Over the course of the series, Dresden has crossed the paths of some very big names in bad-assery. All those names pale in comparison with the Lord of the Underworld himself, the ruler of Death and Darkness, and inspiration for many a garage metal band in existence: Hades. And Dresden finds himself borrowed out to the fallen angel Nicodemus to pull an Indiana Jones and fetch the Holy Grail from the vaults of Hades himself. As you may imagine, trying to get in there and then out without getting hit with a fate presumably worse than death isn’t easy. Let’s just say, not only wackiness ensues, but plenty of subterfuge, twists and action going on. Then the whole thing ends with Butters getting a level up in his game and acquiring a possible copyright infringement.

Overall, Skin Game could be considered a “filler episode” in the Dresden series. It didn’t really forward the overarching journey, but it was a pretty good (if not a bit derivative, but what urban fantasy isn’t, really?) story.

Book Review: SIDE JOBS (The Dresden Files)

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side-jobs-the-dresden-filesJim Butcher

In between the publication of the several novels of the Dresden Files series, author Jim Butcher also wrote a bunch of short stories featuring his put-upon wizard detective; some for various magazines, some for short story collections, all a little bit of story that mostly takes place in-between the regular novels, sometimes filling in some continuity. Either way, short stories are fun, so let’s take a look at this collection, shall we?

“A Restoration of Faith”
Harry is on the case of finding a runaway, only to learn upon finding her that the parents are planning on accusing Harry of kidnapping her to save face. Then they encouter a troll that has taken up residence under a bridge they need to cross. Wackiness ensues…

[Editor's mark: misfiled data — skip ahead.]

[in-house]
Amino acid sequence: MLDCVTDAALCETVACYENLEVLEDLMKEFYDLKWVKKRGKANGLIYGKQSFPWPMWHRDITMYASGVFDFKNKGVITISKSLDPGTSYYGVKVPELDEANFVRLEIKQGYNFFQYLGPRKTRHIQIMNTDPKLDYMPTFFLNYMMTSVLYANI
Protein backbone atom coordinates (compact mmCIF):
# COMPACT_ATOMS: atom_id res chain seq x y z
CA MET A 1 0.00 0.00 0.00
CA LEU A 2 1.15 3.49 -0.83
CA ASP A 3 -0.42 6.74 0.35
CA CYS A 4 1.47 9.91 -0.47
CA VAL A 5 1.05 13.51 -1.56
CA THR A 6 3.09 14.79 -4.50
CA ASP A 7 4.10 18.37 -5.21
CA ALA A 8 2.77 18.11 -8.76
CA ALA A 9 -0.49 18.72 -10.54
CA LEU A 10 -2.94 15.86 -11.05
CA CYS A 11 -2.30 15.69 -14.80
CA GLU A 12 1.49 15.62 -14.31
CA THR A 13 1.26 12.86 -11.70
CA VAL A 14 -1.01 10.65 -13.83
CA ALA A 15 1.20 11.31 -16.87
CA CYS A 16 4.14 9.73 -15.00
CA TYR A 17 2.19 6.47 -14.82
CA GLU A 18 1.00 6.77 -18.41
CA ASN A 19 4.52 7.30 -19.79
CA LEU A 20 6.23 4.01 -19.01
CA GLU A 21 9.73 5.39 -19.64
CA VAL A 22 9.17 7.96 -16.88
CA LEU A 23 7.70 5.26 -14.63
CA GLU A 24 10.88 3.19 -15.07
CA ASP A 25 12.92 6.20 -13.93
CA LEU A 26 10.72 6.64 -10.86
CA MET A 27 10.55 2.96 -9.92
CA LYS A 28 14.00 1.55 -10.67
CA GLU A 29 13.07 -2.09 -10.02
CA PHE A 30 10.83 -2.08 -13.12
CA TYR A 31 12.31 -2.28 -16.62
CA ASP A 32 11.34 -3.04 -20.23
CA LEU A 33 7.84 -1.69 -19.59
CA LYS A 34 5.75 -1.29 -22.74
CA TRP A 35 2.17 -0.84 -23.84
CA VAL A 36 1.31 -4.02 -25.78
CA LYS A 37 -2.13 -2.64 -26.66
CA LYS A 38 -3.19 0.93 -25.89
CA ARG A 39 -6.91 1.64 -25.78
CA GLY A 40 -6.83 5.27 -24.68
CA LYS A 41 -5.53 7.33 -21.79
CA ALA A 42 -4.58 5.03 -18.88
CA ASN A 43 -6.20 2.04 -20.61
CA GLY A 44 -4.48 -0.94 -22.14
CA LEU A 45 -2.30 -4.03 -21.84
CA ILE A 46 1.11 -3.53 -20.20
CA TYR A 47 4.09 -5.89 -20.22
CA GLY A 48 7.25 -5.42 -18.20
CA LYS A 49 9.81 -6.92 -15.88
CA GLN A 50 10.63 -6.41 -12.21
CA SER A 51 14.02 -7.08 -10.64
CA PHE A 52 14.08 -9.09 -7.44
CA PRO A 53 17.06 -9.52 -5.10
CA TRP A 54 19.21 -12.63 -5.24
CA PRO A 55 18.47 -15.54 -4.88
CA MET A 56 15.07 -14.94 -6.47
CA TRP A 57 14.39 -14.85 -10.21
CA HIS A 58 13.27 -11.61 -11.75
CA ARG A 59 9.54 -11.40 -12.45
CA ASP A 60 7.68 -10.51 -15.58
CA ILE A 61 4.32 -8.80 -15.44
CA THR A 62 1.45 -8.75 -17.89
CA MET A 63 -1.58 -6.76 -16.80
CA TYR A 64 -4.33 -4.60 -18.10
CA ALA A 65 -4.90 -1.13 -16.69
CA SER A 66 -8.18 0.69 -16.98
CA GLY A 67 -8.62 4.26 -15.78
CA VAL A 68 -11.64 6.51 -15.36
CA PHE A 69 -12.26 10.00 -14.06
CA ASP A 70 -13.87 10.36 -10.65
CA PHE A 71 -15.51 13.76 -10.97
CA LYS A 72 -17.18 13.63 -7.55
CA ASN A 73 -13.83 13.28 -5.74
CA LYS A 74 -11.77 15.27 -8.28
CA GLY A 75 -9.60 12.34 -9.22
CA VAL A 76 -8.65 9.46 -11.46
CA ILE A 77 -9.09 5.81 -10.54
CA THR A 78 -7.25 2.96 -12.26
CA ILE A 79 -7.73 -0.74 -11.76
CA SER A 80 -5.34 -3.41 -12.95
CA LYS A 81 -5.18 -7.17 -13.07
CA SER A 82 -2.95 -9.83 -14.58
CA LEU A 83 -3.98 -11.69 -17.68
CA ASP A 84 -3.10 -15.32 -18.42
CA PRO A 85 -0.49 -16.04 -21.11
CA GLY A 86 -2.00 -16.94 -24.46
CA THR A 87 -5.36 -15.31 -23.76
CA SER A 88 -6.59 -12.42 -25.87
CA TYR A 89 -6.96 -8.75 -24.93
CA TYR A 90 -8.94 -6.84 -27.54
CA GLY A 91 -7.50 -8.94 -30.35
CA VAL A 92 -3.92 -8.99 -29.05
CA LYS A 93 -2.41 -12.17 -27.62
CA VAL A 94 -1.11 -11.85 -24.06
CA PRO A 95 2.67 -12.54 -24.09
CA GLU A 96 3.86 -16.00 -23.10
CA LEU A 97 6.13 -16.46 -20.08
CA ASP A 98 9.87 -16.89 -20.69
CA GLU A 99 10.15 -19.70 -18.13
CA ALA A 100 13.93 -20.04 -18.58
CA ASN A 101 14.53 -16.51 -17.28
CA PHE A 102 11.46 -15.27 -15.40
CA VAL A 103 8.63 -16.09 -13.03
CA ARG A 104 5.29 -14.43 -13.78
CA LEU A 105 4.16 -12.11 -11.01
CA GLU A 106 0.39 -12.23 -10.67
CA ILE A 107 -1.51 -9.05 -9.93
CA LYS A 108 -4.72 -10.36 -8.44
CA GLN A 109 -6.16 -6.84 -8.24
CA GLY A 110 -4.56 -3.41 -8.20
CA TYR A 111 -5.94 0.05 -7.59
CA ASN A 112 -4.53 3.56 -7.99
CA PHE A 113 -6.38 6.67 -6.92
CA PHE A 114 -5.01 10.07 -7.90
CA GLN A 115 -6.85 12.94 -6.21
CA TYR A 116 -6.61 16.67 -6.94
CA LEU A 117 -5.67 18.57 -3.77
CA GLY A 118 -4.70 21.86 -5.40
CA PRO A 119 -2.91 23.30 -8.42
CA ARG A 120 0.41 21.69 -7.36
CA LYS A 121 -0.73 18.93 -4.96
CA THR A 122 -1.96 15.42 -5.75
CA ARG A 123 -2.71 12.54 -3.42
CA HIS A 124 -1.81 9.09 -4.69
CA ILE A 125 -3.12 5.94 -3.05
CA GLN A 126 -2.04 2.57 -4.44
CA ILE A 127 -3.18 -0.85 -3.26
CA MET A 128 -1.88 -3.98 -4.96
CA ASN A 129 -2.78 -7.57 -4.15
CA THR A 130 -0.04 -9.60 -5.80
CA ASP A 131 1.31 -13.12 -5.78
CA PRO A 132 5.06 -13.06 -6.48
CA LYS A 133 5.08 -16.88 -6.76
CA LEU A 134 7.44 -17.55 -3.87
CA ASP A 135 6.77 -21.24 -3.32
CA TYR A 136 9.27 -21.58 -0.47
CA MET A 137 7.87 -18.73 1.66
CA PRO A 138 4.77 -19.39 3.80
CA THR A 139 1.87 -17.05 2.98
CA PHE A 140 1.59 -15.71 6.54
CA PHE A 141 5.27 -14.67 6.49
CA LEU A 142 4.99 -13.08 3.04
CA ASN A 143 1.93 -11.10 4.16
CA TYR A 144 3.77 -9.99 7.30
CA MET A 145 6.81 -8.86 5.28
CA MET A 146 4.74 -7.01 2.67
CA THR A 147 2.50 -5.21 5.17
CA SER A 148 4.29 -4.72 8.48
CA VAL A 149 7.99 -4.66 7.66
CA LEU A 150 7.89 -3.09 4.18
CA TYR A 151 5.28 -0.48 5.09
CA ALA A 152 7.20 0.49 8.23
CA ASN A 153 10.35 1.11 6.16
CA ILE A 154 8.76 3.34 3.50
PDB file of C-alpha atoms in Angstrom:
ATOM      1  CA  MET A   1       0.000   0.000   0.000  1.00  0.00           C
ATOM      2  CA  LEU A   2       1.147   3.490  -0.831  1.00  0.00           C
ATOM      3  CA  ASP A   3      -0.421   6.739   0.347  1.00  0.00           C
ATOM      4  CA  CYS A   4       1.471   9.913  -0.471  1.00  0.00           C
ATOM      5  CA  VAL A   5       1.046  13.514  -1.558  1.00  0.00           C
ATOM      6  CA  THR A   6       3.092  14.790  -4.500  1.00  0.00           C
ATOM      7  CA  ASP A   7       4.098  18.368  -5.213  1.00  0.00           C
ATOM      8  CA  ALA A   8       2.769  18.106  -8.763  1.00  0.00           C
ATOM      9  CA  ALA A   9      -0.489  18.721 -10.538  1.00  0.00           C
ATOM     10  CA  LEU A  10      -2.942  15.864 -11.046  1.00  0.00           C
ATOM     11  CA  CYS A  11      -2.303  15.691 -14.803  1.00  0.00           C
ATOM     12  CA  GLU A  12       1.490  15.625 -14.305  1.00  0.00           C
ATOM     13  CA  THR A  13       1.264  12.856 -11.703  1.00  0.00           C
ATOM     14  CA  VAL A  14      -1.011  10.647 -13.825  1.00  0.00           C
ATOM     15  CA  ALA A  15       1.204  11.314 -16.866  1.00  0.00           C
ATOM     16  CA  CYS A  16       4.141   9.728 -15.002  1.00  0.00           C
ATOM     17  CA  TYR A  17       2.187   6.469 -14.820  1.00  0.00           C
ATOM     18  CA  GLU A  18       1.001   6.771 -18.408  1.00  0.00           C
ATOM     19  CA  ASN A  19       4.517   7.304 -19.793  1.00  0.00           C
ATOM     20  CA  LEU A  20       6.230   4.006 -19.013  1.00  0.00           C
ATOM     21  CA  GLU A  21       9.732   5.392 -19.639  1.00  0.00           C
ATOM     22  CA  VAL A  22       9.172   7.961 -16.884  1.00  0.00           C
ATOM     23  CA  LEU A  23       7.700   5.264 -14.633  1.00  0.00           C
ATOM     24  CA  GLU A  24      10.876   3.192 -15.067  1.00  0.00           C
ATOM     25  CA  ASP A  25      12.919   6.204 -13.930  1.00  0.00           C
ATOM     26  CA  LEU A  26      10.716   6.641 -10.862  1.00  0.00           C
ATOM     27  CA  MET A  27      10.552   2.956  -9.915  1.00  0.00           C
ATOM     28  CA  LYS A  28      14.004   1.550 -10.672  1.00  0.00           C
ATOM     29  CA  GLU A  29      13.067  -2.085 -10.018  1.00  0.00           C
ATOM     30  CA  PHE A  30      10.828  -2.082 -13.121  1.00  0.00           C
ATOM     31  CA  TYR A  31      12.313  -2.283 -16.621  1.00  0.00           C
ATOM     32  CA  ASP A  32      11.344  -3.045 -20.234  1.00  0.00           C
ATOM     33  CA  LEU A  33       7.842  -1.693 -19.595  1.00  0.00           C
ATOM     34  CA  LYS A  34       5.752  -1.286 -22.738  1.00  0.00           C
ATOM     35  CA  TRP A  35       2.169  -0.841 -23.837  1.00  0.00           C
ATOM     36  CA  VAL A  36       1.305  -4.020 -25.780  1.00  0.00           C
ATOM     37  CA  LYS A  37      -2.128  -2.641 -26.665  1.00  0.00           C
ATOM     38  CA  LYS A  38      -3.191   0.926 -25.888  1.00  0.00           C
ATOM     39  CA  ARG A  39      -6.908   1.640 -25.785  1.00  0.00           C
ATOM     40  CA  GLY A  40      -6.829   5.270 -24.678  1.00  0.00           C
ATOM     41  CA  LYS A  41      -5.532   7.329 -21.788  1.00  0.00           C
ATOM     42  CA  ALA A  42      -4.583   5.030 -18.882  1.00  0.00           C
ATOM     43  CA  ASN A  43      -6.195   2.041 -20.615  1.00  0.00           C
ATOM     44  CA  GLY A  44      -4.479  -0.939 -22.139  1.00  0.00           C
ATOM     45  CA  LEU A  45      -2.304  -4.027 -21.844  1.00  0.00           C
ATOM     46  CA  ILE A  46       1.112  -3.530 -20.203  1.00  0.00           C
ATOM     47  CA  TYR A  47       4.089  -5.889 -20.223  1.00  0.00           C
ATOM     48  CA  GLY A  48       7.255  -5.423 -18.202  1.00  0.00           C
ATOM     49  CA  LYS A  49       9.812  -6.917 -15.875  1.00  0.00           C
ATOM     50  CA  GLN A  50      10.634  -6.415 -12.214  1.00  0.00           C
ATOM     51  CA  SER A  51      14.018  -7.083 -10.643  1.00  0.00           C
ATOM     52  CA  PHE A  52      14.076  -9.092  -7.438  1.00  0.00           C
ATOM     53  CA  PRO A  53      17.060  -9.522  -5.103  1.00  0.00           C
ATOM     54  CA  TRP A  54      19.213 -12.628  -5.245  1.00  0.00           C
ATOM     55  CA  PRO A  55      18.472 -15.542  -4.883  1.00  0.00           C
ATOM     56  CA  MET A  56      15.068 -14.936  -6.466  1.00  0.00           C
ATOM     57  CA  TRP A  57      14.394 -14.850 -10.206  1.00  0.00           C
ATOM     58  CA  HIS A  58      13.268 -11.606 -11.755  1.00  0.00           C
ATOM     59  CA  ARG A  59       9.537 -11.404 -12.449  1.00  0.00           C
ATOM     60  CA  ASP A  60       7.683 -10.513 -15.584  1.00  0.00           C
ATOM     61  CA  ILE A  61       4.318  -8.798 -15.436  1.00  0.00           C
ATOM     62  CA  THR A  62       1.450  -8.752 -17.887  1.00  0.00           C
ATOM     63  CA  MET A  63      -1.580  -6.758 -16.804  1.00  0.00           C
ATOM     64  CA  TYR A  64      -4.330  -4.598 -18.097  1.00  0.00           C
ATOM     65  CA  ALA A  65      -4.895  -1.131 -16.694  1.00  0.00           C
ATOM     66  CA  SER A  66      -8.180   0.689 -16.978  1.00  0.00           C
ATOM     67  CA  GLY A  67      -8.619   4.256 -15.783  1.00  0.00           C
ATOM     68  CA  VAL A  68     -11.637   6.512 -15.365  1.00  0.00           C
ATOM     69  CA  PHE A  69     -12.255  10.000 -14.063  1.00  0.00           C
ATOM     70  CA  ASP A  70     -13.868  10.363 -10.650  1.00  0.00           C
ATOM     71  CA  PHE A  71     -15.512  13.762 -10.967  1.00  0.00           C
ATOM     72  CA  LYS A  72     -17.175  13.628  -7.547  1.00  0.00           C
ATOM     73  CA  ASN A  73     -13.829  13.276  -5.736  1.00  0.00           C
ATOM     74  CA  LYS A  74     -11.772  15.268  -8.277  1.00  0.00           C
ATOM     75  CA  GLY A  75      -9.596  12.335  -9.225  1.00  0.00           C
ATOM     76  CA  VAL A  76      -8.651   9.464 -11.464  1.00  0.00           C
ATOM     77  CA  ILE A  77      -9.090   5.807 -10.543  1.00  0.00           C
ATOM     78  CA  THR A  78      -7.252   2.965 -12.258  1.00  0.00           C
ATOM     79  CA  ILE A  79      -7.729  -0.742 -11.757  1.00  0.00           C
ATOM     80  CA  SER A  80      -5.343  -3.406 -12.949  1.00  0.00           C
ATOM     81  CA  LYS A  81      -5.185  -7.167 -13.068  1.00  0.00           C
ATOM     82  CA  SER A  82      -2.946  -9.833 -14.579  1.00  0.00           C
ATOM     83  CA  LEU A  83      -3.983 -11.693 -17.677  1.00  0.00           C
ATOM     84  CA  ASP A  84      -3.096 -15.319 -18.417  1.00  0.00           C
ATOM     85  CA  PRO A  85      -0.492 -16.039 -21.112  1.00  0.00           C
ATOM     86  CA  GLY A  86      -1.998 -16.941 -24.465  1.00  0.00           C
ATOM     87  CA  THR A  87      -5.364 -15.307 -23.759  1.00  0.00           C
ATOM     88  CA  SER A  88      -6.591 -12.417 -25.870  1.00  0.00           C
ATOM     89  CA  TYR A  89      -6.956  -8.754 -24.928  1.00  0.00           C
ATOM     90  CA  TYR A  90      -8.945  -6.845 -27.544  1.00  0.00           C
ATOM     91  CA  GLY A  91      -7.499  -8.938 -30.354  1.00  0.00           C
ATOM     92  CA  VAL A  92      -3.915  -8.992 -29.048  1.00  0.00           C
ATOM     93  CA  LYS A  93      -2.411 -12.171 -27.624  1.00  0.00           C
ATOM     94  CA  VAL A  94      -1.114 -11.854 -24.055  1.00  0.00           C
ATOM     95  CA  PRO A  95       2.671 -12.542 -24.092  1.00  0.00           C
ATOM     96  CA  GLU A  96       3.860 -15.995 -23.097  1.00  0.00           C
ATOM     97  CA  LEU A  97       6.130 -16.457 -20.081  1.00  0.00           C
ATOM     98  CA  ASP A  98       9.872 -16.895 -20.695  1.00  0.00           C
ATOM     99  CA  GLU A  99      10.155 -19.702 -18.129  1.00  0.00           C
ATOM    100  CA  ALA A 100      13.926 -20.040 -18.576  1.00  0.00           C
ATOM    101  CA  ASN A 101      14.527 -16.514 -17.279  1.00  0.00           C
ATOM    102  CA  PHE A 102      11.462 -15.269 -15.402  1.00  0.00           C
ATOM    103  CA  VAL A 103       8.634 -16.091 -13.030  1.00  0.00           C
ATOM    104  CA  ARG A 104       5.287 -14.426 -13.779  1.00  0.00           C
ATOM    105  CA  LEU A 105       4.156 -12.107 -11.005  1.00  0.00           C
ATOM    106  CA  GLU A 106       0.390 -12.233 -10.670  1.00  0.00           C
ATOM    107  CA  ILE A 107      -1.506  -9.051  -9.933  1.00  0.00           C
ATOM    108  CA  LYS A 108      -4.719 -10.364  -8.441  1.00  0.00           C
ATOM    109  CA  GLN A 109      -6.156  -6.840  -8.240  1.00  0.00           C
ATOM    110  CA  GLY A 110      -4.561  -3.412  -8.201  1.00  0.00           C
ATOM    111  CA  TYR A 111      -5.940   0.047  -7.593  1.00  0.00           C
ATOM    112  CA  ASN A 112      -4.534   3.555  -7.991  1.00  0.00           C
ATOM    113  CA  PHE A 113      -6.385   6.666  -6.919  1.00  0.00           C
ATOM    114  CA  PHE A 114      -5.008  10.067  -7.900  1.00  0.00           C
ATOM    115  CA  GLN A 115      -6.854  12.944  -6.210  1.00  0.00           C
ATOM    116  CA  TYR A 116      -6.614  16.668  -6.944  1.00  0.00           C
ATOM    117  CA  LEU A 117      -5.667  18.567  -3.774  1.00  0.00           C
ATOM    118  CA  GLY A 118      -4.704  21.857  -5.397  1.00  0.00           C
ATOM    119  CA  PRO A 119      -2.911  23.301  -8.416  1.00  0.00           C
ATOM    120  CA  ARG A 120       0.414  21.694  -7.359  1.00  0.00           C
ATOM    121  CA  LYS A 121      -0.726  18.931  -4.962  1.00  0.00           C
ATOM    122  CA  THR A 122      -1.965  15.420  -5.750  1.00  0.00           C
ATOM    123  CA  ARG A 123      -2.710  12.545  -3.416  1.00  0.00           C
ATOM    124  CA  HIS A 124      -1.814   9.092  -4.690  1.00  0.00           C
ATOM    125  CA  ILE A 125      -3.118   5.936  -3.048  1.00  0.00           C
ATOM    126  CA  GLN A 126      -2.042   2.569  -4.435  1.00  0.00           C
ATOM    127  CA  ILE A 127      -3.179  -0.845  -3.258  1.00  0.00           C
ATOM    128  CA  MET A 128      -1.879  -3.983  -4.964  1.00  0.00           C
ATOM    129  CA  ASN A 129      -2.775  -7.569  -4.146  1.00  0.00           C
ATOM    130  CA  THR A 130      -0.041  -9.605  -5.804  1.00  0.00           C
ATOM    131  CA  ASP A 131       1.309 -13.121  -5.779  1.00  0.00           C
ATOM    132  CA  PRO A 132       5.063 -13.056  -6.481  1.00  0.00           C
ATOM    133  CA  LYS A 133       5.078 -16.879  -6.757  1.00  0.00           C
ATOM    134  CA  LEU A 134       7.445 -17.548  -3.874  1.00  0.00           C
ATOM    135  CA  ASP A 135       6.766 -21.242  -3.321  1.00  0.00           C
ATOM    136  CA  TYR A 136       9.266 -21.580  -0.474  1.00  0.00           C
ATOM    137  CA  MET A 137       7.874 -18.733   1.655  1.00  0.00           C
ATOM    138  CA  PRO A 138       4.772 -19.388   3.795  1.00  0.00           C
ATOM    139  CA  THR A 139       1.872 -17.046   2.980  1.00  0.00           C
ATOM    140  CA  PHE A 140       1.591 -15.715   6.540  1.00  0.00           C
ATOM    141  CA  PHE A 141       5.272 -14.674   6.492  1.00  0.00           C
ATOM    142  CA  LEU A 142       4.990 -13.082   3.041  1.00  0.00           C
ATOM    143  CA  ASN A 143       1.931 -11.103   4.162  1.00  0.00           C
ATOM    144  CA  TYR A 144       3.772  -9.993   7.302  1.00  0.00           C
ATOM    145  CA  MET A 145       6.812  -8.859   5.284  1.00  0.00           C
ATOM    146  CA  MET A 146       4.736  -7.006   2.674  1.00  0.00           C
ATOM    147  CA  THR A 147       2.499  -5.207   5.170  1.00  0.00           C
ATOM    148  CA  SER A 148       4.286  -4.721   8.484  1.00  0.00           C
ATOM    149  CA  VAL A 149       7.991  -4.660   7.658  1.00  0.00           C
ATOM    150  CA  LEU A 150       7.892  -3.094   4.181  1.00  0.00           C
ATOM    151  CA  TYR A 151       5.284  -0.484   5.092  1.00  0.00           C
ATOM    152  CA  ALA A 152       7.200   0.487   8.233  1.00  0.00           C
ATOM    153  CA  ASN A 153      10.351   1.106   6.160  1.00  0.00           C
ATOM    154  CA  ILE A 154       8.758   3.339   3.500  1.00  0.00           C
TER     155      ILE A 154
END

“Publicity and Advertising (Vignette)”
Harry and Bob the Skull have a discussion on how to properly write a Yellow Pages ad. Um, that’s it, really. No wackiness to ensue…

“Something Borrowed”
Harry is getting ready as best man at the wedding of a couple of the Alphas, when the Bride goes missing, and the Groom being tricked into marrying one of the faeries of the Winter Court. Wackiness ensues…

“It’s My Birthday, Too”
On his White Court vampire half-brother Thomas’ birthday, the vampire-themed LARP (just go with it) is interrupted by a jilted former member of the LARP who has been turned into a Black Court vampire and is filled with NERD RAGE! Wackiness ensues…

A newlywed woman is kidnapped at a local beer fest, along with a keg of microbrew. Turns out it’s a descendant of Grendel, who needs mead in order to breed a child of his own. Wackiness ensues…

“Harry’s Day Off”
Harry has a rare day off, and he plans on spending it on a date. Oh, la-la. Only, these carefully laid plans of mice and men are interrupted by his apprentice wanting to bone up on some potion-making, and by a couple of the Alphas needing a magical flea-dip to get rid of psychophagic mites. Wackiness ensues…

Entirely told by the point of view of Harry’s half-brother Thomas Raith, as he helps out Harry with locating a kidnapped child while keeping Harry unaware that he’s actually helping out. Wackiness ensues…

“The Warrior”
Someone is targeting Michael Carpenter’s family in a bid to get ahold of the Sword of the Cross that Michael no longer wields. The attempts at stealing the swords fail, and then one of Michael’s daughters is kidnapped to try and force their surrender. Kidnap the daughter of a former Knight of the Cross? Bad idea…

“Last Call”
A spell is placed on MacAnally’s famous homemade beer by a maenad to control people attending some kind of sporting event. Wackiness ensues…

“Love Hurts”
After a series of bizarre double-suicides, Harry and Karrin Murphy investigate the source at a carnival outside of Chicago. Turns out it’s the work of a Red Court vampire, casting love spells because they wanted to stick it to the White Court vampires. Um, yeah…

Taking place immediately after the events in Changes, Karrin Murphy doesn’t accept that Harry is really dead, on account that his body wasn’t found. She moves on with her life, continuing on the fight against the supernatural evil in Chicago while maintaining her standing as a policewoman…